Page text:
Open Records Office requires appeals on full sheets of paper


Put down the Post-Its. Set aside the paper scraps. The state Office of Open Records only wants full sheets of paper.

The office dismissed an appeal for records this week that had been filed by state prison inmate David Dixon on a scrap that amounted to about 1/3 of a sheet of paper, said Erik Arneson, executive director of the office.

The Office of Open Records is the quasi-judicial state agency that enforces Pennsylvania’s Right-to-Know Law. When public agencies deny information, say they don’t possess relevant documents, or don’t respond to requests, citizens can appeal to the office for free.

Seeking public records using a full sheet of paper might seem obvious, but it turns out, that’s a stipulation the OOR had to put in writing. Appeals must be filed on 8.5×11 inch or 8.5×14 inch paper.

“We put that policy into place last year because we were receiving a lot of inmate appeals on paper fragments and, given the volume of cases we deal with, it really slows things down when the paperwork can’t be scanned into the system using our copier/scanner,” Arneson said.

The OOR dispensed with a record 2,926 appeals in 2015, with 61 percent coming from inmates, according to the agency’s annual report.

Arneson said the OOR once received an appeal filed on the back of a soup can label.

State prison inmates are provided with a writing instrument, and indigent inmates are given stationery and writing instruments upon request, said Corrections spokeswoman Susan McNaughton. Otherwise, inmates can buy pens, paper, folders and other office supplies from the prison commissary, she said.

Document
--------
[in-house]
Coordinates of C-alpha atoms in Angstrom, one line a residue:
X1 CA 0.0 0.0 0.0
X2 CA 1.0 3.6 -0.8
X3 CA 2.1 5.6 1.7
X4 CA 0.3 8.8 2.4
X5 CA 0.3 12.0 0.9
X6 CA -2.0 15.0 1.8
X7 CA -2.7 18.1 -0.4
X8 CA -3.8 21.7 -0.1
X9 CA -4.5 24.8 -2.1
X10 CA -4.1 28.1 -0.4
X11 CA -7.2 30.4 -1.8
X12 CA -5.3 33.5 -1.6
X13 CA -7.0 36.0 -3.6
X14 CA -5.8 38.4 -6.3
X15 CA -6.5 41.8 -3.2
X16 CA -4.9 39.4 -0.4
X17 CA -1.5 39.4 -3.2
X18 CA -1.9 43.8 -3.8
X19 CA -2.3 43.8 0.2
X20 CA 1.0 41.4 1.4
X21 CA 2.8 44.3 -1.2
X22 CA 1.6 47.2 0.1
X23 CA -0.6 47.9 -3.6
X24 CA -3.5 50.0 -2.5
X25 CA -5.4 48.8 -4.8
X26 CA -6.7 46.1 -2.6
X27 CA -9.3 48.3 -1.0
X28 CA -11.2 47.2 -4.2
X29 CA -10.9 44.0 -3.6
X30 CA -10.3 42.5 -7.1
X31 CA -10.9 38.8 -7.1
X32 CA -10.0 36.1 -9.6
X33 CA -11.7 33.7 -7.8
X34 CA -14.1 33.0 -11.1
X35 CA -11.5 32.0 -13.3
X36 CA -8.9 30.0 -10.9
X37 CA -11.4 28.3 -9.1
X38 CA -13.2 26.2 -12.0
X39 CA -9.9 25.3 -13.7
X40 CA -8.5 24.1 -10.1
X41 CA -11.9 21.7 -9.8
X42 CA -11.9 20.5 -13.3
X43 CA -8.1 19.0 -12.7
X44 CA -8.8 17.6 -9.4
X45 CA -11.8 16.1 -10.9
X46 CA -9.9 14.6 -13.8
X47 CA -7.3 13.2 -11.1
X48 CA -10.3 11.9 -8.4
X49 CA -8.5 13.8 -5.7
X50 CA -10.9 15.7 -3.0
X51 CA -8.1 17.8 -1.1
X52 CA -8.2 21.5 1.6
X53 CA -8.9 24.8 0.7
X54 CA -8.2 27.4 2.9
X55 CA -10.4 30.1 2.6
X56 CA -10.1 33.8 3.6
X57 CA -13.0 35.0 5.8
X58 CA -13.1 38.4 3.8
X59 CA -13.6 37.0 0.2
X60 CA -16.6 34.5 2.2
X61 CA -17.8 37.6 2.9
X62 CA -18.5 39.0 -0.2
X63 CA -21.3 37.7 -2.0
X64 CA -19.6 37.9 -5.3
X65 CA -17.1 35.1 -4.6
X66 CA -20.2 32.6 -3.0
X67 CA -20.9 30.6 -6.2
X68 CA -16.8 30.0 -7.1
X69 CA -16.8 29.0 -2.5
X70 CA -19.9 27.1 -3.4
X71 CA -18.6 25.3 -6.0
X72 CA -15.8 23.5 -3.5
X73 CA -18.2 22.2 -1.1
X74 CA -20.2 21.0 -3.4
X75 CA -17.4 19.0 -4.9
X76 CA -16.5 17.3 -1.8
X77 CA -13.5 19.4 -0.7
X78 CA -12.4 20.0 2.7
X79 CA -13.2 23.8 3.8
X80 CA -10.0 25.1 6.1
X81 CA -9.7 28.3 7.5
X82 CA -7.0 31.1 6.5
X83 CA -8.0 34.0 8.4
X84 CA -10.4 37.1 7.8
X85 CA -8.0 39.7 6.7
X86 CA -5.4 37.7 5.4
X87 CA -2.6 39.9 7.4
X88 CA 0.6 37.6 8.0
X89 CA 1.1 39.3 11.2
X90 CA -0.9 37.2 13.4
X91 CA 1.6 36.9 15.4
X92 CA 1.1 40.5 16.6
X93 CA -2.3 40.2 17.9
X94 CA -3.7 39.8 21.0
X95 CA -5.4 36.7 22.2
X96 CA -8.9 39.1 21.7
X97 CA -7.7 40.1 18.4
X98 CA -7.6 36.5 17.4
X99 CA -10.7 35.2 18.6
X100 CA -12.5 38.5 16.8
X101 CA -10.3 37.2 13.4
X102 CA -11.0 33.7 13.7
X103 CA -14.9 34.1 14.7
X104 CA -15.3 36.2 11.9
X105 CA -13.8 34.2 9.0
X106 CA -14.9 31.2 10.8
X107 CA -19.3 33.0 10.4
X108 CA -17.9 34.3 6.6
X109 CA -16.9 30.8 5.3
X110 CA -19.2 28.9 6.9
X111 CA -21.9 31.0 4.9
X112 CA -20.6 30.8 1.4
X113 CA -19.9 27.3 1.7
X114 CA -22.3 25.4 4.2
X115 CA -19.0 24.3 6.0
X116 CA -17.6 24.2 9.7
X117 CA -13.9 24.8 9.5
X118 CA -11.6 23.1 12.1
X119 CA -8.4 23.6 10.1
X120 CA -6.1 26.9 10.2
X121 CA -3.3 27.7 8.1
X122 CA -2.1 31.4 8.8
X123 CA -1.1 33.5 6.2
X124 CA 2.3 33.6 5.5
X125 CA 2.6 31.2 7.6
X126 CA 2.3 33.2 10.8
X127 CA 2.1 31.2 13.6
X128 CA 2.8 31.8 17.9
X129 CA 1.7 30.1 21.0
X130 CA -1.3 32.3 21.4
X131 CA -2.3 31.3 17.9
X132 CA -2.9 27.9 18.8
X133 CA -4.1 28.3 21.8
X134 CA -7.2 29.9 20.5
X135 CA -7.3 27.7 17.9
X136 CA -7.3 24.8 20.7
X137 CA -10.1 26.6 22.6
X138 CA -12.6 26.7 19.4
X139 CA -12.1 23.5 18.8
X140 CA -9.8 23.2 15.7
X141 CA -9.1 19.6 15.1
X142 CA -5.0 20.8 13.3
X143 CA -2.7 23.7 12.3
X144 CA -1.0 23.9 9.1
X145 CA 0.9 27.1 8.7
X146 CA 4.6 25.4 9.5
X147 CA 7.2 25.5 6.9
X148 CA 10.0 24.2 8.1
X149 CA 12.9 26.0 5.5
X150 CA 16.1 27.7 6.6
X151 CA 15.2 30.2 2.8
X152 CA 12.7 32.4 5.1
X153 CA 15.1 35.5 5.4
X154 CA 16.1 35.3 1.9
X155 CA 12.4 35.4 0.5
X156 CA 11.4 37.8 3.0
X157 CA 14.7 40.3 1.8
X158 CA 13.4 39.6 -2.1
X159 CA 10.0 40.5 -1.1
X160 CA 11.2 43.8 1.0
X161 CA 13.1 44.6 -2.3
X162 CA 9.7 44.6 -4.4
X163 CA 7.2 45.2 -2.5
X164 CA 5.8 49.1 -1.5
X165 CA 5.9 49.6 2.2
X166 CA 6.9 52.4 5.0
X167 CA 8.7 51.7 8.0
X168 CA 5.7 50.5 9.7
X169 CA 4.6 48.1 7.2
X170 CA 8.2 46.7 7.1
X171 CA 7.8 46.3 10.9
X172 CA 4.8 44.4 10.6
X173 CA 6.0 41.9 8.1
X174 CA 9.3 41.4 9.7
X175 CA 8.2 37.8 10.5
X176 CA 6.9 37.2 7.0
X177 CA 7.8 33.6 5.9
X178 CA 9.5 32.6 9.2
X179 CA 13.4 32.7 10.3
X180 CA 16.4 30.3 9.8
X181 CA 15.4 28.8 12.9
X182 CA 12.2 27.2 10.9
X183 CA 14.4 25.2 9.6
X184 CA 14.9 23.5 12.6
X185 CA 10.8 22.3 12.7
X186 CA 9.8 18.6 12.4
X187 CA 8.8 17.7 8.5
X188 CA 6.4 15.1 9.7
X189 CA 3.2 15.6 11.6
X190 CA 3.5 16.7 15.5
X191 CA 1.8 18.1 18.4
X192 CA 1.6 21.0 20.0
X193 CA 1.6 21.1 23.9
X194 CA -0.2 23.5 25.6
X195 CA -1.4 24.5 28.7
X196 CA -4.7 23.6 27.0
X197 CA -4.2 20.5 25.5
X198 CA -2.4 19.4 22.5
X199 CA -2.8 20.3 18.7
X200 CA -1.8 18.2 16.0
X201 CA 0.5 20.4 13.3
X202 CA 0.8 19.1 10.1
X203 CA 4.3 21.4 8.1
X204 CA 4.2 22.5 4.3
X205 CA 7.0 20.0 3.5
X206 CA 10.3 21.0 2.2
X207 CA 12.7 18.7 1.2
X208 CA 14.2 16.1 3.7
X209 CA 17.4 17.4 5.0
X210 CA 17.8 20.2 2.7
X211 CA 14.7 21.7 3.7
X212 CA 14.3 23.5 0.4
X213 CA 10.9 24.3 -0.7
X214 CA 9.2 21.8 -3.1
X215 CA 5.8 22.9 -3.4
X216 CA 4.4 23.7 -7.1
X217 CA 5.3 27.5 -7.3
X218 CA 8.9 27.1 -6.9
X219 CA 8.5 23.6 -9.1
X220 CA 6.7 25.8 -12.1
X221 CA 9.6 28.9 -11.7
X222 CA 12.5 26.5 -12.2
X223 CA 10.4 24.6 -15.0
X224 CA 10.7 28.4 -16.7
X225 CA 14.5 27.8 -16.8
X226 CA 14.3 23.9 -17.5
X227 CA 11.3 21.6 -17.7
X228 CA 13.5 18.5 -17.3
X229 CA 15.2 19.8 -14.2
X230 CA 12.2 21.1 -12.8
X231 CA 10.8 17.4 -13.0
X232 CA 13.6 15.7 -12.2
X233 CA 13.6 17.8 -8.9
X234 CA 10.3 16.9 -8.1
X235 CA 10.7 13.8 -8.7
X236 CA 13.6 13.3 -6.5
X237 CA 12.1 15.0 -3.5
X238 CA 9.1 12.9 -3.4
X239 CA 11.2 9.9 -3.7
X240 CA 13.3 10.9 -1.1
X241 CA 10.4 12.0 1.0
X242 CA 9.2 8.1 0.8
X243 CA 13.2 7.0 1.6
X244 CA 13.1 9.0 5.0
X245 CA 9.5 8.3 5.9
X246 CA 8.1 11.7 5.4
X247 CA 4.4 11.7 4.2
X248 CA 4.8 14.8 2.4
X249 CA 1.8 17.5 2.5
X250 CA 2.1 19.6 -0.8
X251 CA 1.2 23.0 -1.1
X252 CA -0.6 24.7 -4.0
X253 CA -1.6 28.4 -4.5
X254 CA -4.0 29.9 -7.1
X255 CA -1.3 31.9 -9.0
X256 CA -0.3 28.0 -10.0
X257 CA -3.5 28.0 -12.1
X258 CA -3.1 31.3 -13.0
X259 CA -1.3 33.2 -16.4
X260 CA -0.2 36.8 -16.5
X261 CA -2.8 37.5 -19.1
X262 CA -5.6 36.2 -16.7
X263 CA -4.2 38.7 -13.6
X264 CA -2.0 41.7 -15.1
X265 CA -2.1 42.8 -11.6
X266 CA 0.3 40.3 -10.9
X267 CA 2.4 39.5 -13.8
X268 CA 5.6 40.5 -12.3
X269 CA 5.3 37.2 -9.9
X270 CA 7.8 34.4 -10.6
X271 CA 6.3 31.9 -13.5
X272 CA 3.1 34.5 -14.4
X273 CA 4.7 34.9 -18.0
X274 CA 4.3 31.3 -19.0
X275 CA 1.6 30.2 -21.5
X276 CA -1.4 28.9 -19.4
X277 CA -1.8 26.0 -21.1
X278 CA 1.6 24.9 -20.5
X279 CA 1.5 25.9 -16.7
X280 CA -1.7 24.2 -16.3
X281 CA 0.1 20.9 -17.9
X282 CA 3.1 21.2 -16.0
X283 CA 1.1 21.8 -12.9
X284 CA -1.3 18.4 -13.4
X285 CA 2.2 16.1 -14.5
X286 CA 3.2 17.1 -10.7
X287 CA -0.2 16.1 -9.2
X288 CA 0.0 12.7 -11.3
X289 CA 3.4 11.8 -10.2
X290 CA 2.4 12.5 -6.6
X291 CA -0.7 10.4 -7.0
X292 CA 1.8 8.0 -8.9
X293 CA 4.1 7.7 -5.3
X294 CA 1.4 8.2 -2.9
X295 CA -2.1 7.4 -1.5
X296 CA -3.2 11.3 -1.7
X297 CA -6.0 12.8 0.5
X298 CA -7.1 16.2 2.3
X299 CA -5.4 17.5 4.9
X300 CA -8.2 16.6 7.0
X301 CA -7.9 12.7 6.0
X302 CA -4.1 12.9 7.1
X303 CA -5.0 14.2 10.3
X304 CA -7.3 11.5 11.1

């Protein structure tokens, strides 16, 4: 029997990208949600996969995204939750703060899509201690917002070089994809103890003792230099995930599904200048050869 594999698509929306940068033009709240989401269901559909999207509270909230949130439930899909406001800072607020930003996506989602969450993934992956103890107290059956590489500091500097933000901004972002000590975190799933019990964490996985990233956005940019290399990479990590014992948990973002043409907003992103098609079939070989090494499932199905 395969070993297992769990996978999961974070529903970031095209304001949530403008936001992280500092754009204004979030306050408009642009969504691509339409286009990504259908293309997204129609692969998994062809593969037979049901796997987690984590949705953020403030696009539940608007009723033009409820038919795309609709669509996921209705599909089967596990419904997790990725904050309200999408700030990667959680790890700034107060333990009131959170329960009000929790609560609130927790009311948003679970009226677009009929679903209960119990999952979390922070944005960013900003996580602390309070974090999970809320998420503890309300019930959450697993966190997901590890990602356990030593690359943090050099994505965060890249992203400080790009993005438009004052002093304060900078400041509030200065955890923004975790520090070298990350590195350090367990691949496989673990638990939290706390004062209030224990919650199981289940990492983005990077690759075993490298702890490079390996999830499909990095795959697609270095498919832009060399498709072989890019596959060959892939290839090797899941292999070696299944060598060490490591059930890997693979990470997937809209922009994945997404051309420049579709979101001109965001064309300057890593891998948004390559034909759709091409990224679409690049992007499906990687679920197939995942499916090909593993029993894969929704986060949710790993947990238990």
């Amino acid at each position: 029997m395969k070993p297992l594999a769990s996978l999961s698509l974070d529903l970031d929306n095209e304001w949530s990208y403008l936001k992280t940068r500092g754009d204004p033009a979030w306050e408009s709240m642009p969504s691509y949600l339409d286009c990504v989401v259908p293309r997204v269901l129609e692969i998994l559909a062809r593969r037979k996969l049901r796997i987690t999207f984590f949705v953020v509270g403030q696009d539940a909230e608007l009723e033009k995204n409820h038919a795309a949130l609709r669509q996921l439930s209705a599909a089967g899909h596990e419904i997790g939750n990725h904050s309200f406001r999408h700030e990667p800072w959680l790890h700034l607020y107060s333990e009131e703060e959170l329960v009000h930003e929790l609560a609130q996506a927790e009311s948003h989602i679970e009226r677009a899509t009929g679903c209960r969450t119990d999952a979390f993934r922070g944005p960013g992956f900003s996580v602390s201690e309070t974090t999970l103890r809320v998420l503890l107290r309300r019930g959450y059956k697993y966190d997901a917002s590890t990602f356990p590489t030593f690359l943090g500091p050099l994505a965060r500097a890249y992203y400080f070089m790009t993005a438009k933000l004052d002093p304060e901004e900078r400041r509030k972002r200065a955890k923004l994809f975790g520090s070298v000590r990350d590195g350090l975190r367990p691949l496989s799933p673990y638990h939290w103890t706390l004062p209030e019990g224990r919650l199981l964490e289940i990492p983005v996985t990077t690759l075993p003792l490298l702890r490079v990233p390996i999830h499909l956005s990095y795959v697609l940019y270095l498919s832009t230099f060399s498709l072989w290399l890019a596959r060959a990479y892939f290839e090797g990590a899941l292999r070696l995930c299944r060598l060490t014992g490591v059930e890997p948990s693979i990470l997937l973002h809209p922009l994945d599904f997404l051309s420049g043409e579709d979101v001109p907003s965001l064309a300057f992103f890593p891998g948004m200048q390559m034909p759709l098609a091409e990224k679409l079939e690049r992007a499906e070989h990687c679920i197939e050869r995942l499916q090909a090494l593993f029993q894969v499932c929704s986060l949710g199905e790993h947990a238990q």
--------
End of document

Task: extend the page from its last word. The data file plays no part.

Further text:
A commissary price list shows 200 sheets of notebook paper costs $2.11 while 200 sheets of ink jet computer paper totals $5.87. Both are 8.5×11 inches, which would be accepted by the OOR.

Dixon can file a new appeal as long as 15 days have not elapsed since his request to the Pennsylvania Board of Probation and Parole was denied, according to the OOR Final Determination.

This is just the latest example of inmate requests and appeals shaping the state’s Right to Know Law, enacted in 2008.

The prevalence of inmate requests – which have sought everything from mundane records on prison policies to oddities like education records of singer Taylor Swift – spurred proposed changes to what inmates can seek from public agencies.

Senate Bill 411, approved by the Senate last fall and now pending in a House committee, would limit inmate requests to about a dozen categories related to inmates’ education, discipline and work; court procedures and sentencing; and information about the prison in which they’re housed.

This story was first posted Thursday, August 11, 2016 at 2:15 p.m.